6. I’m planning to alternate days with Dictation Day by Day and W&R Fable beginning next term with my son. Fable is only 14 weeks of lessons done 3 to 4 days a week. Day one is reading the fable, narration and discussion without writing, so I don’t think it would be too much to do Dictation Day by Day on those days. The teacher guide of W&R also says you can adapt the dictation portion if it’s too difficult; since you have that skill covered with the Day by Day, I wouldn’t worry about dropping that portion from W&R and focus on the writing portions of the curriculum.
  7. Is the Pyramids of Potential DVD you are referring to the $200 Foundations course on the POP website or something else? Finding a knowledgeable OT in my area is unlikely so if I can tackle it at home I’d rather.
  8. Thank you! I think I will end up taking a varied approach like this as well. I’m already throwing together like ten different things to tackle math with him, makes sense to do the same for writing.
  9. This sounds a lot like my ds. I think a more structured approach and some of these resources you’ve mentioned sound like a good fit for him. Thanks!
  10. Our daily morning time consists of our Lutheran prayer book, scripture reading from the lectionary, a hymn, and catechism. It has kind of developed into its own little liturgy over the years. We still do catechism classes at church as well. From there we move into poetry, Spanish and academics. We don’t use curricula based on whether it is from a Christian publisher or not. We just pick the best resource for our goals. We use a living books approach so we’re pretty light on actual curricula anyway.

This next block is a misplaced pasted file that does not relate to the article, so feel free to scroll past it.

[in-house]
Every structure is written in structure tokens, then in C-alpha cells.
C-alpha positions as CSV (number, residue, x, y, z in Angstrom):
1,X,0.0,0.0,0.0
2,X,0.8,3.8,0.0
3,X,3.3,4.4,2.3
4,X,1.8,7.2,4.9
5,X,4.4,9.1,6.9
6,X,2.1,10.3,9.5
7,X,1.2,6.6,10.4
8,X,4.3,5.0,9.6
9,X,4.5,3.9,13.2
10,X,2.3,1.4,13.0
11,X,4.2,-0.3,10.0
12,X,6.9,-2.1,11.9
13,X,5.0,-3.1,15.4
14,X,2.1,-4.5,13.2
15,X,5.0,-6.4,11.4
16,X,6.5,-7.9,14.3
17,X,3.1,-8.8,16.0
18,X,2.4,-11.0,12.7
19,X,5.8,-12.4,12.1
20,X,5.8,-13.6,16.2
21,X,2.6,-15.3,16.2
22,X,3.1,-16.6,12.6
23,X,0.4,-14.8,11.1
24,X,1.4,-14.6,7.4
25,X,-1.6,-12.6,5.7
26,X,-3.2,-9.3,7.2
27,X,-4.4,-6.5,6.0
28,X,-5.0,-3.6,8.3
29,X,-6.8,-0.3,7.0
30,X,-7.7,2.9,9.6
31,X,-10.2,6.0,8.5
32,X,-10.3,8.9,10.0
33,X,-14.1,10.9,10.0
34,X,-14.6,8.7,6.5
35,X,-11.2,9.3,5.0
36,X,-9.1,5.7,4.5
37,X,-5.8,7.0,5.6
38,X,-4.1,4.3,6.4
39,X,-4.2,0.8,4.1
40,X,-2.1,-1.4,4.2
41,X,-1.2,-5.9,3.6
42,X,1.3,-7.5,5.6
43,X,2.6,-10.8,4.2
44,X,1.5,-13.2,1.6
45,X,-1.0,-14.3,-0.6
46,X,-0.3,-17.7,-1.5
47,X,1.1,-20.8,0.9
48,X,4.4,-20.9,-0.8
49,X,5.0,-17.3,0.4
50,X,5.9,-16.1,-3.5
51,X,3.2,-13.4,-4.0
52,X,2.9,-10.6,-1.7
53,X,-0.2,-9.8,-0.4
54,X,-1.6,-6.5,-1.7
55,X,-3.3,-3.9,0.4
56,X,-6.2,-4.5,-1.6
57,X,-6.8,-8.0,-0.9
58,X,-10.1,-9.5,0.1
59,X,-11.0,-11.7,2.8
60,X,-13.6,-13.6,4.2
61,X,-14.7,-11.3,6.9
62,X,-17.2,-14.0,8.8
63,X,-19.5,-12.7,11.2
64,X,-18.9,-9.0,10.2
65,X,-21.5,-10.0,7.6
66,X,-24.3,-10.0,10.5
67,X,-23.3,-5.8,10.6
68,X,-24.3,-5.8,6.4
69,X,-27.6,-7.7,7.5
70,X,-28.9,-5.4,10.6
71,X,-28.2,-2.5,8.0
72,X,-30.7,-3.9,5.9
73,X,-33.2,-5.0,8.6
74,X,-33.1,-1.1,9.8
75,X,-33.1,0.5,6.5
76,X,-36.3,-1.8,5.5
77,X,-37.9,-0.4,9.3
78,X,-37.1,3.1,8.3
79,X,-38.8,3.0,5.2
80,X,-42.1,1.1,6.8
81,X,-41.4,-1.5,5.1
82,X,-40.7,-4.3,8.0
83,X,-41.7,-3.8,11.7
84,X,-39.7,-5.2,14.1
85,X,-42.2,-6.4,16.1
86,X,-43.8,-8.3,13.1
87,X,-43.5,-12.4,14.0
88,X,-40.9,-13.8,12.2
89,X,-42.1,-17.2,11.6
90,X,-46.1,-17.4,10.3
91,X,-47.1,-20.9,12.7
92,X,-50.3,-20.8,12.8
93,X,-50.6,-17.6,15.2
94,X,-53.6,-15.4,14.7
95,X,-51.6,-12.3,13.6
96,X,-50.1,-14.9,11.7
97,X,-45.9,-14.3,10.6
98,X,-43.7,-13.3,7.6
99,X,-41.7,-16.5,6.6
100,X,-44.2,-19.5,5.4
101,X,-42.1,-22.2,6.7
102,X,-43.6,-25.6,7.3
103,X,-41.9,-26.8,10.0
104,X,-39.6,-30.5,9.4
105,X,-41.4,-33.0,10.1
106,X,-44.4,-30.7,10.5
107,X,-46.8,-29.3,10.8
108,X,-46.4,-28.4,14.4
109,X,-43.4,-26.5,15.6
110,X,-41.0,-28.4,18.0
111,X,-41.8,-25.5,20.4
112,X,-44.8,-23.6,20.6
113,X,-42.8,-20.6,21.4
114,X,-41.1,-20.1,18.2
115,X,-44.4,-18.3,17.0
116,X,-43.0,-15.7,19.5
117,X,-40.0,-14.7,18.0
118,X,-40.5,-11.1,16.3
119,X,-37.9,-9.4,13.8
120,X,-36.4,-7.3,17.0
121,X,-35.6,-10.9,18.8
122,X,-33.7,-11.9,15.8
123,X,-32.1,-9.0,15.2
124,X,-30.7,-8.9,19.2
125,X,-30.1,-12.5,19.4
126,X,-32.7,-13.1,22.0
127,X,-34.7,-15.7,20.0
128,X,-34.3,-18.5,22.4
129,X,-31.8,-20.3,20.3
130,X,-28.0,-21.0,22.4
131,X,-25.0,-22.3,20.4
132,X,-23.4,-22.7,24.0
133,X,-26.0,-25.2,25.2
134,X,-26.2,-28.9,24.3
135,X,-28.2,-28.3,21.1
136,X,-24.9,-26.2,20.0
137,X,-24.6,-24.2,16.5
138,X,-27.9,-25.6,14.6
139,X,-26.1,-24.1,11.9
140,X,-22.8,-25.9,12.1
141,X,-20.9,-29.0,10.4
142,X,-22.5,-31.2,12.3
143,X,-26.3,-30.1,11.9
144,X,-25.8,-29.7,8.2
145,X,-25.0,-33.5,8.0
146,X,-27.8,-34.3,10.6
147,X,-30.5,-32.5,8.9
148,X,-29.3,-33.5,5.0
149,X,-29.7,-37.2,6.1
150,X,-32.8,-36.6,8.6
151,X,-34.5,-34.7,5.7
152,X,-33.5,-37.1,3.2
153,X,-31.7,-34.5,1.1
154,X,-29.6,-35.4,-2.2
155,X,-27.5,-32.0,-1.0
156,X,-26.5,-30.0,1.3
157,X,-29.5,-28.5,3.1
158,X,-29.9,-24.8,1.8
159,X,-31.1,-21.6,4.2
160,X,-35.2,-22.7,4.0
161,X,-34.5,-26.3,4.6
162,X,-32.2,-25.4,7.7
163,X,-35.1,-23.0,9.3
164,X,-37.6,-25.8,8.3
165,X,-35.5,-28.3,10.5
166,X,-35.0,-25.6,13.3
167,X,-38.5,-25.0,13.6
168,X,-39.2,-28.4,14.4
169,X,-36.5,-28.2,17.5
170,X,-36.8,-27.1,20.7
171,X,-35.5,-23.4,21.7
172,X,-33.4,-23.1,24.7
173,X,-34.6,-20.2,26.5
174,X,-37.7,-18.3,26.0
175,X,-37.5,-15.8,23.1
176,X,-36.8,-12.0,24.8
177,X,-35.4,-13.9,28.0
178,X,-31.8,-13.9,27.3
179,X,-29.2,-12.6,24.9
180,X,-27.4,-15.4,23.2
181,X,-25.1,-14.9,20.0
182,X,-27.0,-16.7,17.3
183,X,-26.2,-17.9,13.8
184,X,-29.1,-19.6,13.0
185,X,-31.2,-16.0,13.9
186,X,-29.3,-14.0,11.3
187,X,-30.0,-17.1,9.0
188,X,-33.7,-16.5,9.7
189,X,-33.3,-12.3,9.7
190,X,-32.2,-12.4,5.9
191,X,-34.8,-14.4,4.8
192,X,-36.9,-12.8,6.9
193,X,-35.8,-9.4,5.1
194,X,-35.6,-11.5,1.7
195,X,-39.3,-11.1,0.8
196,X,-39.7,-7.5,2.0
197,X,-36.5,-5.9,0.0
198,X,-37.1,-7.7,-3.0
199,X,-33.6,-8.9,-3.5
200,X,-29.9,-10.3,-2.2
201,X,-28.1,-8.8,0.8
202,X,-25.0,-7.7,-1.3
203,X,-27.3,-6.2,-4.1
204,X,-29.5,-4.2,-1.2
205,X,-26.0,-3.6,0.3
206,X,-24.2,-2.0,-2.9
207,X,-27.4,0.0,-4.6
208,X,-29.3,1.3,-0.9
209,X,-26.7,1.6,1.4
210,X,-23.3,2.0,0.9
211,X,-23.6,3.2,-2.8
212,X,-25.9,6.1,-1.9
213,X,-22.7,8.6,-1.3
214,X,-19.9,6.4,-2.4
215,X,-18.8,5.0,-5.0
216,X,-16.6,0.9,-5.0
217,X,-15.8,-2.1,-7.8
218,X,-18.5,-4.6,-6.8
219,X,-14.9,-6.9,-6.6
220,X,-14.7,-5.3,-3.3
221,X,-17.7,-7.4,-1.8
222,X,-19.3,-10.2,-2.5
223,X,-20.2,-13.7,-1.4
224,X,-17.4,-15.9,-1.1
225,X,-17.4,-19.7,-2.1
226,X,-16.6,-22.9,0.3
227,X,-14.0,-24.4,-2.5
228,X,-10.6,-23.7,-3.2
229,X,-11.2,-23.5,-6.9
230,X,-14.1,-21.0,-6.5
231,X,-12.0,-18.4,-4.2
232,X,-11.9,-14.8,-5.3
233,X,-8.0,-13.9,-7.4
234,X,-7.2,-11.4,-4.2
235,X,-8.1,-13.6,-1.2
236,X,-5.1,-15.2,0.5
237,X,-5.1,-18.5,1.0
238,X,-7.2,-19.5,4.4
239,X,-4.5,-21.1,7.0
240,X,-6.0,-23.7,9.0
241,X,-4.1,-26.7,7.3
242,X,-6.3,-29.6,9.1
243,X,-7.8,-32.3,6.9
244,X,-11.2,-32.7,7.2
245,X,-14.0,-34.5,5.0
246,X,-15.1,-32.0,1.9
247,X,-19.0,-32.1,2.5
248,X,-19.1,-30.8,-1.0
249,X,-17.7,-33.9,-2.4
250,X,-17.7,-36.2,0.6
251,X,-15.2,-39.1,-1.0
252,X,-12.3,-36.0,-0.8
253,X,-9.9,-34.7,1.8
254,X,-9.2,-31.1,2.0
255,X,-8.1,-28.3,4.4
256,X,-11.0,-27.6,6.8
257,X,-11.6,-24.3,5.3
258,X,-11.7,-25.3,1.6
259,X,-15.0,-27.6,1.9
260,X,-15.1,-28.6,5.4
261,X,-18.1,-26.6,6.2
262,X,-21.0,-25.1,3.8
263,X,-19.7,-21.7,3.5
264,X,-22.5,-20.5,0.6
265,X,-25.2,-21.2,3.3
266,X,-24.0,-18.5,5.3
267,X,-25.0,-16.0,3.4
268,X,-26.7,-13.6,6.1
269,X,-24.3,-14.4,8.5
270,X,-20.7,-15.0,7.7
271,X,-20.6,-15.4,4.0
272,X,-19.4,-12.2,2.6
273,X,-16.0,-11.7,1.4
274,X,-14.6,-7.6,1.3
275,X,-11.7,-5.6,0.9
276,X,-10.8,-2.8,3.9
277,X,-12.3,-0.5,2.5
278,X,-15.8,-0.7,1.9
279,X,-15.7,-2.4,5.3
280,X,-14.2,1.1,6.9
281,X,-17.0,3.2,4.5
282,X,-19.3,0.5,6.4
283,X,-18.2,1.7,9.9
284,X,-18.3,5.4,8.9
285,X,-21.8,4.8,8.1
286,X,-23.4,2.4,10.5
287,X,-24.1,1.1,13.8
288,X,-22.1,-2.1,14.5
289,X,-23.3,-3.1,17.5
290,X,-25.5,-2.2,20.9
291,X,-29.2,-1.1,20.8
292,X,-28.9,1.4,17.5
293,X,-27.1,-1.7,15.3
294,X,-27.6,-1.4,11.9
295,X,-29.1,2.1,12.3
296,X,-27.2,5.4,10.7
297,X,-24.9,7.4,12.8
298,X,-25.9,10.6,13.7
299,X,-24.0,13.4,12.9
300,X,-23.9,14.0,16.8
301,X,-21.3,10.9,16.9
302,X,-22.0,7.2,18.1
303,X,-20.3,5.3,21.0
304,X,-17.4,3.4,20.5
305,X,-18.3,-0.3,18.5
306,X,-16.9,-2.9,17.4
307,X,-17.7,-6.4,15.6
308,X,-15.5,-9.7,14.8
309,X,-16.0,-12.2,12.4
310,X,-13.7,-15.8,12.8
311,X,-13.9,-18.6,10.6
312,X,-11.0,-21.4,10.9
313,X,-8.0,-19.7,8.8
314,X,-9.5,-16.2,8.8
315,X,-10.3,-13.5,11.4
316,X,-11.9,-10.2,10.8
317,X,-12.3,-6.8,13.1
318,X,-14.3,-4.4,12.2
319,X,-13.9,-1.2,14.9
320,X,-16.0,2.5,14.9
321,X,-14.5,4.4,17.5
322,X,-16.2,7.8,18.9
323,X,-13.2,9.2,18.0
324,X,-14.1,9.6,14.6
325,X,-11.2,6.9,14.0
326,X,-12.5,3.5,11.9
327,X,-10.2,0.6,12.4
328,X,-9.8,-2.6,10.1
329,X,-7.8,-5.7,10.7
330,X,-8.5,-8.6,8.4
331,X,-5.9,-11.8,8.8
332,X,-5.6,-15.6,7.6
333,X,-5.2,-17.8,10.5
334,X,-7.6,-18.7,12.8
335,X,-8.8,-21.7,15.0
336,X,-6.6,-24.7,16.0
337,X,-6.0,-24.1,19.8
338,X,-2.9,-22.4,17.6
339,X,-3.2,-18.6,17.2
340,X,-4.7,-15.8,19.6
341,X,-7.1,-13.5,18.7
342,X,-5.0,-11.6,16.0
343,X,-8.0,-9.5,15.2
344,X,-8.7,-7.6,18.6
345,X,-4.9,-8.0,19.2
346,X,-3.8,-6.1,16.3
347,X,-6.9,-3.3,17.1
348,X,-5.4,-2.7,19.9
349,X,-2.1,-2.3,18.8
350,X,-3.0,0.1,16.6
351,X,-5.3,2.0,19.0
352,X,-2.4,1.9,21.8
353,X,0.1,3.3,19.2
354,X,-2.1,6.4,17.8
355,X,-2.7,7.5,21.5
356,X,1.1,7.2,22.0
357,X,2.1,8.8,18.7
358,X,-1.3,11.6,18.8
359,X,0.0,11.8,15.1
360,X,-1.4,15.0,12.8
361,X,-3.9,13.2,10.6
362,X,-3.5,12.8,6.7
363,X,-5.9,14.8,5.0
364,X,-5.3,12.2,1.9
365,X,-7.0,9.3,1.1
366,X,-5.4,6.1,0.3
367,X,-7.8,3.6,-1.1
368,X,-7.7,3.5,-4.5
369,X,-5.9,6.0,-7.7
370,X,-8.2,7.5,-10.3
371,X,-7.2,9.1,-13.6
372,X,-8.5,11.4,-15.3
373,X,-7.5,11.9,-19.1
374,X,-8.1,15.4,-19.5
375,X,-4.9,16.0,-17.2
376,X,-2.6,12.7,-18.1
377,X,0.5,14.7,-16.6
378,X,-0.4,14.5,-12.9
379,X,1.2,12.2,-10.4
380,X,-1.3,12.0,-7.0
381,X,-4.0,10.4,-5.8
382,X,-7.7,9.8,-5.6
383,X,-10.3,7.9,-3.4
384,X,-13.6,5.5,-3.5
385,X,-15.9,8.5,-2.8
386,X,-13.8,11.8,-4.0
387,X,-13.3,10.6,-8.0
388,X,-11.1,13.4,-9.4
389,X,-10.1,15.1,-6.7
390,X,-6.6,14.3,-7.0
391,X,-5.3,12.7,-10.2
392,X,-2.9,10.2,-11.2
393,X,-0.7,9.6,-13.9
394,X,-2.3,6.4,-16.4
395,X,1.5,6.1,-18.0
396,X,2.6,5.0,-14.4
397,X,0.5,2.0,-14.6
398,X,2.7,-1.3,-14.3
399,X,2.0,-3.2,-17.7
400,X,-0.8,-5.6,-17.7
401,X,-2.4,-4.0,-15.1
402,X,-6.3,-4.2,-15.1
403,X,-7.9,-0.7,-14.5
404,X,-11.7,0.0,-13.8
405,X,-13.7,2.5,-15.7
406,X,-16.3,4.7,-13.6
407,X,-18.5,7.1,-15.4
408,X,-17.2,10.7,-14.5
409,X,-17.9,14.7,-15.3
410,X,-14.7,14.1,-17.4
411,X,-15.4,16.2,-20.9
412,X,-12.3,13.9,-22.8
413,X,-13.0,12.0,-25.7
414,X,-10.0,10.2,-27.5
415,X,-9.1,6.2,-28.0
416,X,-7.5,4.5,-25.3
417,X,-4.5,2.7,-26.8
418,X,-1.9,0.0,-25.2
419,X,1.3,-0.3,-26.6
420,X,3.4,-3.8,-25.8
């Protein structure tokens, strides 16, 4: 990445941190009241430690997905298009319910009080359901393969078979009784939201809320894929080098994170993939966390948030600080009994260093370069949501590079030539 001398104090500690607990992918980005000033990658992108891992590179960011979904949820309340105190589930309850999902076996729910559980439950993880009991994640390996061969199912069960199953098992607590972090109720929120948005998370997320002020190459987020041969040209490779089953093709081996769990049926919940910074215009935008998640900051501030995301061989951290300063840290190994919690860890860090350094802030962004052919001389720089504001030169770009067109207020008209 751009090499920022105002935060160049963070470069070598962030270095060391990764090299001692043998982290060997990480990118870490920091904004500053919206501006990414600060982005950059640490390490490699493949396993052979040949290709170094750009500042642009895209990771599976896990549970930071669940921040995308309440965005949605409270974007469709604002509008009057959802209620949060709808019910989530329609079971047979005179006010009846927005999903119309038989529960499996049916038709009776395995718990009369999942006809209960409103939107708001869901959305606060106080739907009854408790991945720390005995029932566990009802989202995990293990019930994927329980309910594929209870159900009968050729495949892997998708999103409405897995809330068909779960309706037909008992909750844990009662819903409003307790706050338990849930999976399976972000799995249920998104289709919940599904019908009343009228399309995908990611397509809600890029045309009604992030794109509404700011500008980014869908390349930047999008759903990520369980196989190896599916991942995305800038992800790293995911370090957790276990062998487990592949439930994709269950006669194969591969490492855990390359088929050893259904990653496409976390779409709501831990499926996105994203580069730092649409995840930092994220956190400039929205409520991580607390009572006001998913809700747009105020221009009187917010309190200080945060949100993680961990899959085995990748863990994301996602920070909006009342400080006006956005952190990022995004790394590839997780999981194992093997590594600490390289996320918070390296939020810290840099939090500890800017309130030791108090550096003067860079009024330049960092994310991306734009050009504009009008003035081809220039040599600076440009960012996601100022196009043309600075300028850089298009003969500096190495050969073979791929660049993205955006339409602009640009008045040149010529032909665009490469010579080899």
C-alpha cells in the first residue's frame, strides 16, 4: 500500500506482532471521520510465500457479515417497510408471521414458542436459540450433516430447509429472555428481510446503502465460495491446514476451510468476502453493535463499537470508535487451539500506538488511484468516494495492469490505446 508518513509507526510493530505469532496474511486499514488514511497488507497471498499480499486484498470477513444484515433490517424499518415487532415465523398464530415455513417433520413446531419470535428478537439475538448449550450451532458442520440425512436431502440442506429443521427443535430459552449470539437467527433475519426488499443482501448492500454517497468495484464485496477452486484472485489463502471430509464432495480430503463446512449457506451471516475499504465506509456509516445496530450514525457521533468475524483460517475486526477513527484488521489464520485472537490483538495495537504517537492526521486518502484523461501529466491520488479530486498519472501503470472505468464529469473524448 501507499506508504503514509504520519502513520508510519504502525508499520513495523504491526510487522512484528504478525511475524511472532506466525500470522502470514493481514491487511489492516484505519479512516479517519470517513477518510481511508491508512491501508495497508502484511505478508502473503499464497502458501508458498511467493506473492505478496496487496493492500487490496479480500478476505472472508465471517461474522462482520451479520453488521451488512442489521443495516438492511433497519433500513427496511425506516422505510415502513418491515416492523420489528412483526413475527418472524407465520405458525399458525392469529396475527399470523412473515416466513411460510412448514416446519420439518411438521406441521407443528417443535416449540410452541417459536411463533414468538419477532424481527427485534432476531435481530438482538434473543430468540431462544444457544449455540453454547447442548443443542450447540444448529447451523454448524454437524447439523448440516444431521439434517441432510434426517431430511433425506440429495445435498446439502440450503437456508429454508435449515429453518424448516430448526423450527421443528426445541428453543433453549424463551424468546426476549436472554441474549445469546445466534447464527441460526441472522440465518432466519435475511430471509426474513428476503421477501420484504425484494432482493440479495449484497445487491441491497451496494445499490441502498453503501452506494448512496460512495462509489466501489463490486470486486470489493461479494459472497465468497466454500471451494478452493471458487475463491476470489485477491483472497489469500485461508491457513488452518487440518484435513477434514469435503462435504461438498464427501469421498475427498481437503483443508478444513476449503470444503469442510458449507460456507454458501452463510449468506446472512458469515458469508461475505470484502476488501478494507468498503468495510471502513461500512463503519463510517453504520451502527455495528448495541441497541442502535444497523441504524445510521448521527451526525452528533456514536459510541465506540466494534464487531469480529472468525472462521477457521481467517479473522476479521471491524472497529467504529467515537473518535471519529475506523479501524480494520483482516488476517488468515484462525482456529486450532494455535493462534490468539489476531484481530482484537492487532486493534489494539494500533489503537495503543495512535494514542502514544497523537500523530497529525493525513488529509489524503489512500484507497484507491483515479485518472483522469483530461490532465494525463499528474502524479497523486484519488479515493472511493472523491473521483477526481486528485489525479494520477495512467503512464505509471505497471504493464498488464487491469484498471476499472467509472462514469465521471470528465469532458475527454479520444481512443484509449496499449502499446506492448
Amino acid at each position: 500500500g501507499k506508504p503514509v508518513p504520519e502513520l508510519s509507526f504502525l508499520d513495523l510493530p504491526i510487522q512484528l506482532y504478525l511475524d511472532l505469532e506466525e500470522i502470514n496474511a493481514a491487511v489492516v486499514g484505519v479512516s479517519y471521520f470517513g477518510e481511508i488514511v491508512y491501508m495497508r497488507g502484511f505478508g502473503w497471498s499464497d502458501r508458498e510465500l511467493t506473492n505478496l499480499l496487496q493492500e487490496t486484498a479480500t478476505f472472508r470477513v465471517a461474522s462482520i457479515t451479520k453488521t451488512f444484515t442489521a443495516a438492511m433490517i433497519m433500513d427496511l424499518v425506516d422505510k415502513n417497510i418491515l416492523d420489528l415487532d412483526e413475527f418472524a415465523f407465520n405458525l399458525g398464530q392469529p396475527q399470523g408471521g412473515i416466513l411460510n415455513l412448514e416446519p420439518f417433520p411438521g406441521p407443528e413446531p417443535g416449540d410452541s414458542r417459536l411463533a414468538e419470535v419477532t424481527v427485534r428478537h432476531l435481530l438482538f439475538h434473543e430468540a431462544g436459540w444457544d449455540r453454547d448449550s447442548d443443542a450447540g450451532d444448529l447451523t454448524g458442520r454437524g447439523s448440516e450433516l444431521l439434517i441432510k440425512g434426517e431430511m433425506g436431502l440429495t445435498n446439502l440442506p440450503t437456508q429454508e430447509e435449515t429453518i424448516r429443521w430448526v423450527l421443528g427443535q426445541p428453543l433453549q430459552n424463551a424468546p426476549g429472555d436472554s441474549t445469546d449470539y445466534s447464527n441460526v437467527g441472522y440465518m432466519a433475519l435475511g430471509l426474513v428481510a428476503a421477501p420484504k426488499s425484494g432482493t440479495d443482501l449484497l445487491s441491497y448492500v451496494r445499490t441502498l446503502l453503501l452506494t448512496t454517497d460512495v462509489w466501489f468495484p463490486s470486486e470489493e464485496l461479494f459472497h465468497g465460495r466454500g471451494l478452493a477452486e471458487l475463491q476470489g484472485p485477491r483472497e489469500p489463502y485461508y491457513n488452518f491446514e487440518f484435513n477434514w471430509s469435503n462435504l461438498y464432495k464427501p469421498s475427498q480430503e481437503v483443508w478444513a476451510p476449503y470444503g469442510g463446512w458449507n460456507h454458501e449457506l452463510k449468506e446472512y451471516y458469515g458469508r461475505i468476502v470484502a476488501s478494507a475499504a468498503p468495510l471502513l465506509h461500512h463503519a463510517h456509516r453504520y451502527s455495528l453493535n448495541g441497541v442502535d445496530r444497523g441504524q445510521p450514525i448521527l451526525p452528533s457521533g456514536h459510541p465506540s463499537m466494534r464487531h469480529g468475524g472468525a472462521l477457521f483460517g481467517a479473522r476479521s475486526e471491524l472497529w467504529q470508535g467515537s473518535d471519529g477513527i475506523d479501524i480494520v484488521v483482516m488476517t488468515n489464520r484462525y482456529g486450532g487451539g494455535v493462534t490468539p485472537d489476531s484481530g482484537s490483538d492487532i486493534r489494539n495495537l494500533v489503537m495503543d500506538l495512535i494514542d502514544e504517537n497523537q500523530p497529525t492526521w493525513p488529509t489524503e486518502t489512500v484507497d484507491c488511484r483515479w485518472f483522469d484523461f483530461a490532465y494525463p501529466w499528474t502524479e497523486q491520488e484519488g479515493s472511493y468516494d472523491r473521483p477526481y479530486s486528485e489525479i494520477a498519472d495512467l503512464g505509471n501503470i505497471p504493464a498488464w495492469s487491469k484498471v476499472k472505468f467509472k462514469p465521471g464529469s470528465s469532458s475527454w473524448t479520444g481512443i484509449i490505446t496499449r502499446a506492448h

11. What approach did you end up taking that worked for your kids?
  12. That video was really interesting. My son does use some phrases or scripts throughout the day that he doesn’t vary at all. I almost thought of it as an OCD type ritual but it could be more of an echolalia thing. What you’re saying about spelling and transcribing being like jibberish has been very true for my son as well. Typical Copywork does nothing for him as he transcribes one letter at a time, never connecting it to the word he’s writing. Apples and Pears spelling really teaches the chunks and patterns of words and he’s making slow and steady progress with that. For now, I only have him doing, he’s still at the level of learning home row keys and space bar, so no spelling required right now. He just really dislikes learning new skills, he wants to know how to do everything perfectly on the first makes math really fun too, lol. I purchased the autism kit last night so we’ll get started as soon as I wrap my head around it and see how it goes. Thanks!
  13. Thanks for taking the time to help me sort all of this out. He doesn’t really use tech yet to help with speech. I tried giving him a picture system a few years ago to use when he doesn’t have speech but he was resistant to using them. I have him learning typing now, which he hates so far, sigh. It really is complex, but yes more explicit instruction is a step in the right direction, so I will get started with the MindWing materials. The animated stories look like something he would be into so I’ll give that a try too. We’re heading out to church now, so I’m responding in a bit of a rush. I’ll check back in this afternoon!